Ideas on Enterprise Information Systems Development

This blog is devoted to ideas on Enterprise Information Systems (EIS) development. It focuses on Lean Thinking, Agile Methods, and Free/Open Source Software, as means of improving EIS development and evolution, under a more practical than academical view. You may find here a lot of "thinking aloud" material, sometimes without scientific treatment... don't worry, this is a blog!
Every post is marked with at least one of Product or Process labels, meaning that they are related to execution techniques (programming and testing) or management techniques (planning and monitoring), respectively.

Wednesday, September 15, 2010

Proof of Concept for the BLDD Tool - Part III

If you are following this post thread, you may noticed that it is necessary to know BDD to understand our proposal. In order to make you spare your time and decide now if you want to follow our method, I will stop a bit and summarize the proposal.

Initially I will explain BDD very, very quickly, highlighting the points that are interesting to understand SLDD/BLDD. BDD is similar to Acceptance TDD (ATDD), and relies heavily in TDD. It bases the declaration of requirements in the triad Given-When-Then (GWT), using the generic form

Given some initial context,
When an event occurs,
Then ensure some outcome.

Some BDD tool will get the scenarios described as above and create a file with a structure similar to

@Given('some initial context')
# you write test code here that excites the code that treats the initial context
@When ('an event occurs')
# you write test code here that excites the code that treats the event
@Then('ensure some outcome')
# you write test code here that excites the code that treats the outcome

When you run your specification, if you forgot to implement some step, the tool will say that the tests didn't pass. If you implemented code that returns outcomes different of the expected, the tool will say that the tests didn't pass.

Simply, isn't it? But it works!

Your users can read the specifications and you write tests for everything, assuring that the system will produce the correct outcomes. If anything goes wrong, the tool will tell you. If changes need to be implemented, simply change the text and run the specifications, forcing errors to appear, thus indicating where the code need to be changed, facilitating your work and the effort estimation for implementing the changes.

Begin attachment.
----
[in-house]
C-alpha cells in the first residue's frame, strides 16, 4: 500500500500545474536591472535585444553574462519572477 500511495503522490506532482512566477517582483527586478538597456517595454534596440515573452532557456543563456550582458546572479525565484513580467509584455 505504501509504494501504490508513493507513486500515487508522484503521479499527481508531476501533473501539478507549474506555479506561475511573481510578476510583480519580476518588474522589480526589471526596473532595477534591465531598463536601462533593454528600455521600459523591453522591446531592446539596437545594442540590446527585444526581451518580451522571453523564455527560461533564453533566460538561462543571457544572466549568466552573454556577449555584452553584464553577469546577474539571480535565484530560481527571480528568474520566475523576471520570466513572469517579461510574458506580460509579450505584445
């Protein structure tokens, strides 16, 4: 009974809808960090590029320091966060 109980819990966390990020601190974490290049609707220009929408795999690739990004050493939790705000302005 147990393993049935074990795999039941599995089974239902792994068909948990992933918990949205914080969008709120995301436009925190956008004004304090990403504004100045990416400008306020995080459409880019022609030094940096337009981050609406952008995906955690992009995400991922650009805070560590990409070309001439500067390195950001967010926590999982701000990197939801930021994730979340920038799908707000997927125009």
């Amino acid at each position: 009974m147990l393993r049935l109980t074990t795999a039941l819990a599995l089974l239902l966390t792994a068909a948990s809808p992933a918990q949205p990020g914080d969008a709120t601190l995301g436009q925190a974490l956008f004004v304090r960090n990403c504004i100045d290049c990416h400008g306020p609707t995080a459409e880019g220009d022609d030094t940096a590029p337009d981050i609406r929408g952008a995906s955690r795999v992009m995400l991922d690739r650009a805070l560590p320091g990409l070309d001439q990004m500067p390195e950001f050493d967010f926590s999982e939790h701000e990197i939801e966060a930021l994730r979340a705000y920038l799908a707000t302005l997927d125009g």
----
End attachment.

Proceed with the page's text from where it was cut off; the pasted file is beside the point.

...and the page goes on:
The first time I saw BDD working (for a system developed by an associate), some two years ago, I felt impressed with its simplicity and efficiency. However, since that first time I felt uncomfortable with its text declarations... as an EIS researcher I couldn't imagine specifying a lot of complex business processes using pure text.

Our first decision at NSI was to develop a tool stack for BDD in Python, so that we could use BDD in our projects. Only in the beginning of this year we could find time to solve my discomfort with BDD's text declarations. The core idea is to provide executable documentation to EIS, in other words, the same way we "run" specifications in GWT, I would like to "run" a business process represented by a diagram. Moreover, given that a BP can have many different paths, I would like to run it step by step, with the user choosing which path to follow.

This proposal holds some similarities with Models@RunTime, however I think it is simpler, since the second seems to focus on creating self-adaptable systems, while our proposal here is directed to a "simpler" problem: making EIS development safer, simpler, faster, and cheaper (I am modest). Also we want to make our proposal usable by the common developer, without experience in Formal Methods and alike (thanks God this is a blog, can you imagine someone writing this in a scientific paper?).

When we started to discuss about this proposal, another discomfort of mine was related to the term Ubiquitous Language. I prefer to use the term Shared Language, or a language that may be a composition of other existent languages and results of an agreement between all project stakeholders, or at least between users and developers. For instance, the shared language can be a combination of some BP notation and Math notation for complex requirements, and BDD's GWT for the simpler ones.

For this specific proposal of using BPM, we call it Business Language Driven Development (BLDD). In order to avoid repetition, if you want to understand better this name discussion, please follow the posts with the Shared Language Driven Development (SLDD) labels. The original ideas are also described on our reports Filling the Gap between Business Process Modeling and Behavior Driven Development and Mapping Business Process Modeling constructs to Behavior Driven Development Ubiquitous Language.

For instance, a SLDD/BLDD tool that is based in Statechart Diagrams would generate entries more or less like this (we are still discussing how to do this exactly)

@SourceState('current state')
# excite the code that treats the exit of the current state
@Event ('event')
# excite the code that treats the event
@Transition('produces some outcome')
# excite the code that produces the expected outcome
@DestinationState('new state')
#excite the code that treats the entrance into a new state

With that in mind we can go further with the example we used in the previous posts. The next post in this thread will treat errors in the implementation of the business process.

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